Archiver > MEX-TAMAULIPAS > 2004-08 > 1092662255

Subject: Indians of Tamaulipas
Date: 16 Aug 2004 07:17:35 -0600

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Janambre and Pisón to the north of Pánuco and south of Sierra Madre Oriental

Pasita, Mariguan and Simariguan en la desembocadura del Pánuco and Purificación

Huasteca and Cuexteca in north

Coahuiltecan tribes, the name given a great number of small tribes or bands in the State of Coahuila, México, and also in Neuvo León, Tamaulipas, and southern Texas as far as the River San Antonio.

Tamaulipec, a group of small tribes named from the State of Tamaulipas in the central and southeastern parts of which they lived. It is probable that they were related to the Coahuilteco and Karankawa (see Texas), but the merest fragment of any of their languages survives. Through the Coahuilteco they are conjecturally connected with the Hokan stock.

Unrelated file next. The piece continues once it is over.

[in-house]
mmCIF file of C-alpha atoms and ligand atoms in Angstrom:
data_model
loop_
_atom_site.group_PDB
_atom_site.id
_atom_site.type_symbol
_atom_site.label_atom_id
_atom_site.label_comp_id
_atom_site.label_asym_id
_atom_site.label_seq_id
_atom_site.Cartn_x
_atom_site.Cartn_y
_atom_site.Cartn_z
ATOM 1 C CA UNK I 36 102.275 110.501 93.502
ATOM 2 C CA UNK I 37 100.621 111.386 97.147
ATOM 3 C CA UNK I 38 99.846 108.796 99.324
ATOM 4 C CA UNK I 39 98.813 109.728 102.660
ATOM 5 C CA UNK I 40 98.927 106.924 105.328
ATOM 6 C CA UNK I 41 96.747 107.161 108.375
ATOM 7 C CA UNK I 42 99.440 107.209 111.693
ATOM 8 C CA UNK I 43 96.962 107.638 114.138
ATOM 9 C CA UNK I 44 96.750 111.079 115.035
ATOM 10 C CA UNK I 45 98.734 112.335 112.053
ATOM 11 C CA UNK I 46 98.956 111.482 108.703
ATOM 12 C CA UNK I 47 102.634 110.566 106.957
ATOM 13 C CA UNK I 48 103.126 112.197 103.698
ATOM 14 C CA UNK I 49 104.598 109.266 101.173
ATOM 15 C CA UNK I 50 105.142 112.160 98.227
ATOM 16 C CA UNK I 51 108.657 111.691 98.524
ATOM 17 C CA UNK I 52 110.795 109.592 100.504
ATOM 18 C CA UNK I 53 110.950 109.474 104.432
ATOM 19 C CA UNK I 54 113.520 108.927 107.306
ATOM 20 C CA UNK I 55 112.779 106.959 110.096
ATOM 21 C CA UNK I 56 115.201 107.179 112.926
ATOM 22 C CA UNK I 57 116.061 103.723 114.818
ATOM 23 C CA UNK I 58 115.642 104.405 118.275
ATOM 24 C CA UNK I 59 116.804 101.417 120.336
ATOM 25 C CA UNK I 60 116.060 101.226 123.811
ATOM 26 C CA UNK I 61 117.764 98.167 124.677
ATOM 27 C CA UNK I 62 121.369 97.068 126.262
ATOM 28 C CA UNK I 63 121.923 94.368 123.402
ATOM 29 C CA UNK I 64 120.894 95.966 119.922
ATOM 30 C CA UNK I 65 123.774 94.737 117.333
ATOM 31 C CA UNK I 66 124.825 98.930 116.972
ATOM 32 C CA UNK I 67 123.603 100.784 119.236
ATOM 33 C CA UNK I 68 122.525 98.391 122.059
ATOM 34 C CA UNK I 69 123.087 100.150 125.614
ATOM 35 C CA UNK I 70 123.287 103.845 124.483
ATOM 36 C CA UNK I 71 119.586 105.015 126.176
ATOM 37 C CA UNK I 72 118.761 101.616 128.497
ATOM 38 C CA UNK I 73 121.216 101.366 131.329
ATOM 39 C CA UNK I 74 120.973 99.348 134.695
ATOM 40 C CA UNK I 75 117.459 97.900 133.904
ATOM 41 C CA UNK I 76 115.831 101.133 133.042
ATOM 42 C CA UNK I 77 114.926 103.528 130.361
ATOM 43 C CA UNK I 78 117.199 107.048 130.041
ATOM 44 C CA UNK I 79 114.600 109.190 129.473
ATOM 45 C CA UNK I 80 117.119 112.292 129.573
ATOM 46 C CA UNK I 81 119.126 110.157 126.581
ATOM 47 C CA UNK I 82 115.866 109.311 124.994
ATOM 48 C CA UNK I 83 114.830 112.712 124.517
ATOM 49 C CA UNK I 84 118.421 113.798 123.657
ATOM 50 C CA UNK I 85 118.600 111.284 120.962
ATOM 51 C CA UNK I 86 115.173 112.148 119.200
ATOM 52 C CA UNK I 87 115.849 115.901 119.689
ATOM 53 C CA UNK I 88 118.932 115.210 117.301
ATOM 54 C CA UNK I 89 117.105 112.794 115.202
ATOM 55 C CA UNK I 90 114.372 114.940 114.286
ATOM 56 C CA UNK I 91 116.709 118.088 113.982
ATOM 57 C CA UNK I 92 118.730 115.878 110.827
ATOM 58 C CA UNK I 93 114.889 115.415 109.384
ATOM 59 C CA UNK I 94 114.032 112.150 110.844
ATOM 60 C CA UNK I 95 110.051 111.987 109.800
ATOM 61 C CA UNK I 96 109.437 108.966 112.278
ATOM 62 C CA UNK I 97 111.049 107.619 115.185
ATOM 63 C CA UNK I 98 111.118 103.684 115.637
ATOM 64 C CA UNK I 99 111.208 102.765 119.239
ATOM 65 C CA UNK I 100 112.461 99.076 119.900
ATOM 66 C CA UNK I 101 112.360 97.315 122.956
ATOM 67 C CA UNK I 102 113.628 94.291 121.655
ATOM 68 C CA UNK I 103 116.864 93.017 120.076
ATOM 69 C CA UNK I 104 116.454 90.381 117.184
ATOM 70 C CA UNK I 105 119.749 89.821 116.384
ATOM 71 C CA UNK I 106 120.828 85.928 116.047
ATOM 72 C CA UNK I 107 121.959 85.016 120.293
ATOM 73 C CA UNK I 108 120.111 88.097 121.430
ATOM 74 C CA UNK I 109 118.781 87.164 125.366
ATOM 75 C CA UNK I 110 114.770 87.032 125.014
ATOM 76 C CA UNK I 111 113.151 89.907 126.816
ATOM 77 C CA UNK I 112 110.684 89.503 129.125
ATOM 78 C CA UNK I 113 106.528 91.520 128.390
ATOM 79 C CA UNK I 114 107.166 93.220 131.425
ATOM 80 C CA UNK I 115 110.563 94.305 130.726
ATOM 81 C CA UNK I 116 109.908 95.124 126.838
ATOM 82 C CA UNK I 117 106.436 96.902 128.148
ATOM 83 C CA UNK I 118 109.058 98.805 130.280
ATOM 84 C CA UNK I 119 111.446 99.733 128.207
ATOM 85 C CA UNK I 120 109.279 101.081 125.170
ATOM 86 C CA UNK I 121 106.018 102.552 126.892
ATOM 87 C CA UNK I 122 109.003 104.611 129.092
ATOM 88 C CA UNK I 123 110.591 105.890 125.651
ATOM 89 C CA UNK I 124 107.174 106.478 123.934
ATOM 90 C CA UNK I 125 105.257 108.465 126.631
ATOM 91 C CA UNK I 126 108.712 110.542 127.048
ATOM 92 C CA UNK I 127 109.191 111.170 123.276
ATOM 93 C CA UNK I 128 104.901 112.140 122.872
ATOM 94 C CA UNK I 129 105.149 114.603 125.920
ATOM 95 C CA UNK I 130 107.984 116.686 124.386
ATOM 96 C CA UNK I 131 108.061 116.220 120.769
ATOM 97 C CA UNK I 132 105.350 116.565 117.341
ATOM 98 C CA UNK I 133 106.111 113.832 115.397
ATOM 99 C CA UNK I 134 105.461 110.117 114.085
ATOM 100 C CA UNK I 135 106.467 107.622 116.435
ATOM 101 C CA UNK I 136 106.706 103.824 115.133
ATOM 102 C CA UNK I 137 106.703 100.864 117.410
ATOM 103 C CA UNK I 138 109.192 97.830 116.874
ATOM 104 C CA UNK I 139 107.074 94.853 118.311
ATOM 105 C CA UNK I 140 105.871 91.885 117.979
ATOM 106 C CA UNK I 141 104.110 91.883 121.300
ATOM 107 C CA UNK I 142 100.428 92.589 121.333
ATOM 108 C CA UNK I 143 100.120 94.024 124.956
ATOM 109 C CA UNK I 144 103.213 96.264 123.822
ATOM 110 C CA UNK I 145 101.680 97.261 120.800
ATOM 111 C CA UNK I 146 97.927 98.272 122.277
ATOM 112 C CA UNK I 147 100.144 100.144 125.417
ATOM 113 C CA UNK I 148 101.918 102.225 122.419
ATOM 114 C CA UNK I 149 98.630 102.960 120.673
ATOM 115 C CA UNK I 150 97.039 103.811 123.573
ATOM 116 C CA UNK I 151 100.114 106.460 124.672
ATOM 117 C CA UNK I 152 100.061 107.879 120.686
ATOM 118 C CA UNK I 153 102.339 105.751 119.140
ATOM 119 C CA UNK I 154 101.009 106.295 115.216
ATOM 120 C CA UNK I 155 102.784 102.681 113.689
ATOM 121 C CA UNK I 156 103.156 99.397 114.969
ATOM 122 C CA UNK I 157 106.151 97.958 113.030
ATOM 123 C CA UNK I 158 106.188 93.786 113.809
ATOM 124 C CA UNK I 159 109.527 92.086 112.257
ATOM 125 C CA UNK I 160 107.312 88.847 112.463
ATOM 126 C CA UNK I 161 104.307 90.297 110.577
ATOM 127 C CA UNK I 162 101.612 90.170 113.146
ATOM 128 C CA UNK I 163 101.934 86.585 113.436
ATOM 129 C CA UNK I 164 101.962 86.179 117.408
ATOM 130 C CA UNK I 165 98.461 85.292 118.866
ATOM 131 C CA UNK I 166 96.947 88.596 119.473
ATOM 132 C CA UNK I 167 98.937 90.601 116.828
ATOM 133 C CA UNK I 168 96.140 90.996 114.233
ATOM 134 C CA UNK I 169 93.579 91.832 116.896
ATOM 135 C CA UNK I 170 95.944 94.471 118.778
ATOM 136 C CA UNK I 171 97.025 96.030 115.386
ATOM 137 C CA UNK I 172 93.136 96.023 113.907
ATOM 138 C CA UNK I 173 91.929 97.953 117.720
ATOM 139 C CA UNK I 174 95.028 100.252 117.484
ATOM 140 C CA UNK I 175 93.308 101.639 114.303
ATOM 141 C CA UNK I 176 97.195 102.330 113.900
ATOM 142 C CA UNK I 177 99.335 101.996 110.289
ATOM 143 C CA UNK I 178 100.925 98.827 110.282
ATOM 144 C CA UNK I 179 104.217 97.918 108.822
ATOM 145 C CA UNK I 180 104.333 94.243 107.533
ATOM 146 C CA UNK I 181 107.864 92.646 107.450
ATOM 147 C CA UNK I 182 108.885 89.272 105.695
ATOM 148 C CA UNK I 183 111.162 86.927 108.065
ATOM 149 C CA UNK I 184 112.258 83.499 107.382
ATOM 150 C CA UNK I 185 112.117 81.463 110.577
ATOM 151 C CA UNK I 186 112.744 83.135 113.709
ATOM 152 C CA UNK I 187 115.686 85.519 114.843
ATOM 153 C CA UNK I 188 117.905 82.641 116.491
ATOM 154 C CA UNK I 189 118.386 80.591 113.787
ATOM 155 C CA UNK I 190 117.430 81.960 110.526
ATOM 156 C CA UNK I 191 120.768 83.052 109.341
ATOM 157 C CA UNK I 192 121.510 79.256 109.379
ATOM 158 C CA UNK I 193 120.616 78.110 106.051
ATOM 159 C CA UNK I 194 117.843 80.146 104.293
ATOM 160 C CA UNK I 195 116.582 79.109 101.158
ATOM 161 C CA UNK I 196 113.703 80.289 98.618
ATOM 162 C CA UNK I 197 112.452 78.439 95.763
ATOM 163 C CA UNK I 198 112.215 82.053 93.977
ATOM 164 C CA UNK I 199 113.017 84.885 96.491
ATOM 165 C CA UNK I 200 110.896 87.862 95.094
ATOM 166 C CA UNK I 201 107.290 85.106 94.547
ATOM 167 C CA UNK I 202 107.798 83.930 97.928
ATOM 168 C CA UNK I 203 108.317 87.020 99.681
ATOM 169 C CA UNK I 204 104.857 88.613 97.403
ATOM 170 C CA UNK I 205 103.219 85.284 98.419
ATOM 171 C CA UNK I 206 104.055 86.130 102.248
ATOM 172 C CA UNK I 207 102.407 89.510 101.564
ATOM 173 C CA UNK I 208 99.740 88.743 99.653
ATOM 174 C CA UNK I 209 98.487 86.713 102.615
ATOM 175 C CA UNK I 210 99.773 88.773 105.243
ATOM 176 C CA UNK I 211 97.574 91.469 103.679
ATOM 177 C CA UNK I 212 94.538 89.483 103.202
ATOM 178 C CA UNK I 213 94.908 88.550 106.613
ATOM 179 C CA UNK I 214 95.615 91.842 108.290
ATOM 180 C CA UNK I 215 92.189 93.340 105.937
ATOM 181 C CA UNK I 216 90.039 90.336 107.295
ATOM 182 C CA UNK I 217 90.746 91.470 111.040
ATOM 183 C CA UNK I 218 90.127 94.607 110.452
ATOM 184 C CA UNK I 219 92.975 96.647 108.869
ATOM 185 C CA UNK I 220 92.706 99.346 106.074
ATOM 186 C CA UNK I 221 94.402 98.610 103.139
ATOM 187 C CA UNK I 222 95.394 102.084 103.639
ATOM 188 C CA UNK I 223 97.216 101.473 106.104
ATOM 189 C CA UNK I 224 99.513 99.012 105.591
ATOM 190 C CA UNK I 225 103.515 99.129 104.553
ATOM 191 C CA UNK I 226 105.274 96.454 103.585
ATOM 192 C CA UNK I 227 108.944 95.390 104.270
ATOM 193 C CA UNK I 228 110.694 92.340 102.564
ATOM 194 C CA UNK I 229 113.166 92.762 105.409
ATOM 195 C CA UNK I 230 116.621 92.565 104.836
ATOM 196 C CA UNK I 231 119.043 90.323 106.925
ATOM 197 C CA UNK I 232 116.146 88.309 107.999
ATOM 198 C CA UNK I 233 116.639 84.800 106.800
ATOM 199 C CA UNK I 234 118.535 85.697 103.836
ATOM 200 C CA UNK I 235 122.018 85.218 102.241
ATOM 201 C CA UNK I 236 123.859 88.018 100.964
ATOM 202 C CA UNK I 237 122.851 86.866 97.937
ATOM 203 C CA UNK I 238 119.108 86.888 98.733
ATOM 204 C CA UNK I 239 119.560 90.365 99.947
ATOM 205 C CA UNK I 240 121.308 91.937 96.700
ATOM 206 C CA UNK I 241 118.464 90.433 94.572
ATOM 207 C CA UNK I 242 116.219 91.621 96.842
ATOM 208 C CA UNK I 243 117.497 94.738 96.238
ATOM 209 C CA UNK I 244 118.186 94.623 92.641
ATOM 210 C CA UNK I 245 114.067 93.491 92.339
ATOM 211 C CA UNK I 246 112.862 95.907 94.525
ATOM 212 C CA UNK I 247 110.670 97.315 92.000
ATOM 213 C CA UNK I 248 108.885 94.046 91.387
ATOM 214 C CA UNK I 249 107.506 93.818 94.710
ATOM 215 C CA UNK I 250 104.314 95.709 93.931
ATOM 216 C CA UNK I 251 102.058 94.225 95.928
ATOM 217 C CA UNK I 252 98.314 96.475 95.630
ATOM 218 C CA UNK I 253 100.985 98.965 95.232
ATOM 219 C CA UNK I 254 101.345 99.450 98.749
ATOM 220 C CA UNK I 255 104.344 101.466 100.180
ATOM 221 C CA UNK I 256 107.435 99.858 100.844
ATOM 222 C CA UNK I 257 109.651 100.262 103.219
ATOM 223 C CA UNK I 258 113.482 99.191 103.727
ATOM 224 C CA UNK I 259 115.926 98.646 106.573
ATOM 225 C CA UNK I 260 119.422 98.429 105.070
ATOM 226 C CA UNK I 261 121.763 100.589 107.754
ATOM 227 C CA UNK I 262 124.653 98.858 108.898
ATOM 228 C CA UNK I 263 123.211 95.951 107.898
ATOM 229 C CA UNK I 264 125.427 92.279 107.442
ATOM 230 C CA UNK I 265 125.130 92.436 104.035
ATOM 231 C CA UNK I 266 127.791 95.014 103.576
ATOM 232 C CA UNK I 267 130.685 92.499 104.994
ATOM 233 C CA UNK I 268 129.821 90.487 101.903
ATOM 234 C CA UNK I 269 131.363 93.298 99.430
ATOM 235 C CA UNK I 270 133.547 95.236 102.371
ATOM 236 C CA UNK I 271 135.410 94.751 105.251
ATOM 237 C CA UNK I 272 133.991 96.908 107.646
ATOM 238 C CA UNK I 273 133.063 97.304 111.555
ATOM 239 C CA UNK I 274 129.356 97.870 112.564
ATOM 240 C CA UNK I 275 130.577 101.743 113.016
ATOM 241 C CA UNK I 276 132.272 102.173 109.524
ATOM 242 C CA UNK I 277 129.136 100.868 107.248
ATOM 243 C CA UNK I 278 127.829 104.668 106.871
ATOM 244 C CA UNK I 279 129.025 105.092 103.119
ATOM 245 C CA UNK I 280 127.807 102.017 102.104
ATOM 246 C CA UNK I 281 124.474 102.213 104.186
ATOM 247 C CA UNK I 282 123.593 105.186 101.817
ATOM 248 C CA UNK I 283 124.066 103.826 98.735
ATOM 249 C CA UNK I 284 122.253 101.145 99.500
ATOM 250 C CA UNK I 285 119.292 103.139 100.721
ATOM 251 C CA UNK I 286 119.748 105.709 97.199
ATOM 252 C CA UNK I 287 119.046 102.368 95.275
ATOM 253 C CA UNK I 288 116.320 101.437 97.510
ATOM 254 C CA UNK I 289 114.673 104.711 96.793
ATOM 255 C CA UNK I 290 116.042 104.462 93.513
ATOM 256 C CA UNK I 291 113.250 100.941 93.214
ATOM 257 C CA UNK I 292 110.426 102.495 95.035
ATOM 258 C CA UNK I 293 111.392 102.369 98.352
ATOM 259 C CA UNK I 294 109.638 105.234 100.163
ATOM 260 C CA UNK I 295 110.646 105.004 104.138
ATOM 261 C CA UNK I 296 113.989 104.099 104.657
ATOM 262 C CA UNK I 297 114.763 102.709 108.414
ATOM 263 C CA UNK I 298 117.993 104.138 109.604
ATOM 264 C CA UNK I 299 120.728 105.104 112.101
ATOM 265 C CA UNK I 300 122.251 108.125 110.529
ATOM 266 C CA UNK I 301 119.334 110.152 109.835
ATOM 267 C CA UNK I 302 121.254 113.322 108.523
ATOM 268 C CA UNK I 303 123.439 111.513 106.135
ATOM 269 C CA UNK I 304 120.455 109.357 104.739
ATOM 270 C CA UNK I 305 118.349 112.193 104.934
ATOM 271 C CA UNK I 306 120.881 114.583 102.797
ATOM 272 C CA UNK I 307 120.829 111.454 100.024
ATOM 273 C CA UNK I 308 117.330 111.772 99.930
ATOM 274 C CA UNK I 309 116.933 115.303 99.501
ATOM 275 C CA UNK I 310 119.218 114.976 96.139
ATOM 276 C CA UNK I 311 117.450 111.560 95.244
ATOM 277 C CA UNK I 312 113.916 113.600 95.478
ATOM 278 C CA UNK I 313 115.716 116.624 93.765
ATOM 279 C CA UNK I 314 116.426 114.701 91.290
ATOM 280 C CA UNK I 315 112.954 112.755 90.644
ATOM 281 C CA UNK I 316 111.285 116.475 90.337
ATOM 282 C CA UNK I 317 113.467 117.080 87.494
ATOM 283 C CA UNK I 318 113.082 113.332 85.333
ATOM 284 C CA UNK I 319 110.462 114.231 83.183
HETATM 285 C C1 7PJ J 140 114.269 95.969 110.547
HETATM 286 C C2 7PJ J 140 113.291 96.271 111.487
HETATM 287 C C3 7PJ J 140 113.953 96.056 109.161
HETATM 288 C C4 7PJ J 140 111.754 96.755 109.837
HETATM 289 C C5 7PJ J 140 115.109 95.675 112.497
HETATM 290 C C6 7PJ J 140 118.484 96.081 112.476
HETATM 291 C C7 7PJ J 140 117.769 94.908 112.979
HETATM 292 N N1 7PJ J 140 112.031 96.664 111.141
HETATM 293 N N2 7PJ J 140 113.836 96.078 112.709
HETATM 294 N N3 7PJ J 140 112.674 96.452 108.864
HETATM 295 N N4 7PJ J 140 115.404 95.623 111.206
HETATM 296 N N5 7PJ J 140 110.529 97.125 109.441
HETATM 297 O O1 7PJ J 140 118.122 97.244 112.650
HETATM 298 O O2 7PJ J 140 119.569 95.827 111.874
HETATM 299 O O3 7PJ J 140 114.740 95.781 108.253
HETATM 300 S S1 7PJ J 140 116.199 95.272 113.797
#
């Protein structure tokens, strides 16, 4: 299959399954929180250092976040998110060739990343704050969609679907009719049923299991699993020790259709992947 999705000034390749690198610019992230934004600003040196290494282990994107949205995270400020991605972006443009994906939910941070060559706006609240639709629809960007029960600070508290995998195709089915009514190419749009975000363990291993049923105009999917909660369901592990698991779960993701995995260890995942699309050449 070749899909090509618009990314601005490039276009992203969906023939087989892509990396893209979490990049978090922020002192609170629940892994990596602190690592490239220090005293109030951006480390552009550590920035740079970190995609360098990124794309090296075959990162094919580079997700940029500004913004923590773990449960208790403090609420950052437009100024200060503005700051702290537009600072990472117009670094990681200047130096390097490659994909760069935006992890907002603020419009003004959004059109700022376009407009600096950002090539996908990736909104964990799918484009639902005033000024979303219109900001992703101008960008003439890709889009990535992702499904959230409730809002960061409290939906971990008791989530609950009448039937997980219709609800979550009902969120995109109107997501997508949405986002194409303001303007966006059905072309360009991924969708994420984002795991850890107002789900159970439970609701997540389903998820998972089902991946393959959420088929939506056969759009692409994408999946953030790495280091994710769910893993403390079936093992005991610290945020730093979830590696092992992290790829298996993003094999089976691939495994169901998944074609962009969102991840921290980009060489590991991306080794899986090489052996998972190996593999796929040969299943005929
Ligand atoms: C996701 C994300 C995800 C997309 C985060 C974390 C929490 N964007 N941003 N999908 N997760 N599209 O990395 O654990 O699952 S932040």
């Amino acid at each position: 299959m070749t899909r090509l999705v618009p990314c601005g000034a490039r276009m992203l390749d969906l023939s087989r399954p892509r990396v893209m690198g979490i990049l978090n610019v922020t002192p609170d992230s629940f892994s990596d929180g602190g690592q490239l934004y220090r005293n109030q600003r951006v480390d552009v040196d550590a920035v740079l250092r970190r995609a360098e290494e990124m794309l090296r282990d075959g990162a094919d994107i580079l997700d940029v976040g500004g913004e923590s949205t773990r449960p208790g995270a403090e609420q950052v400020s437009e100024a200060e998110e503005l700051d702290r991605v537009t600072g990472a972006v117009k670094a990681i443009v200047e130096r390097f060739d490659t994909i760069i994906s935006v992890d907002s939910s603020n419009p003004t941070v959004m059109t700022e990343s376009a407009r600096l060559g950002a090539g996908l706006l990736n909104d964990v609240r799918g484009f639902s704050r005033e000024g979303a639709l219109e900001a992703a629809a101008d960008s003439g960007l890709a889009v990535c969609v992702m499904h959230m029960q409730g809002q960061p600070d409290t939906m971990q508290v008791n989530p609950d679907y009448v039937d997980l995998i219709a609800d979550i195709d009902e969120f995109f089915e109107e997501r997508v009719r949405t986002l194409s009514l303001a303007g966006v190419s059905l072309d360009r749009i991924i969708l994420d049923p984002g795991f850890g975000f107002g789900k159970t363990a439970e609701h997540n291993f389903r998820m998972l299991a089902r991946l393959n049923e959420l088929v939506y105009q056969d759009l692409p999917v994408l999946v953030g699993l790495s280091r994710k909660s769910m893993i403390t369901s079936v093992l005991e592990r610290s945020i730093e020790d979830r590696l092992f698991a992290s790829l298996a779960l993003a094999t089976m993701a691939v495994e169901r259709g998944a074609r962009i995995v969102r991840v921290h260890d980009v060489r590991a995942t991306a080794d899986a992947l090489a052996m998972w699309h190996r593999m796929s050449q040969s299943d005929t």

The Mexican Publicaciones del Archivo General de la Nación XV (Reyes, 1944) gives the following Tamaulipec tribes: Anachiguaies (about Escandón), Apostatas (about Burgos), Aracanaes (about Altamira), Borrados (about Dolores), Cacalotes (about Mier), Cadimas (about Guemes), Camaleones (about Santillán), Carrizos (about Camargo), Comecamotes (about Soto la Marina), Comecrudo (about San Fernando), Cuercos quemados (about Revilla), Inocoples (about Hoyos), Mariguanes (about Horcasitas), Pitas (about Santander), Sainoscos (about Padilla), Serranos (about Santa Barbara), Sibayones (1) (about Aguayo), Sibayones (2) (about Río de los Infantes), Tepemacas (about Laredo).

Anachiquaies (the Anacasiguais of Orozco y Berra, 1864), a Tamaulipec tribe about Escandón.

Apostata, a Tamaulipec tribe about Burgos.

Borrado, a Tamaulipec tribe near Dolores.

Most are culturally extinct, except the famous Huastecas, who still inhabit Veracruz.

John Schmal

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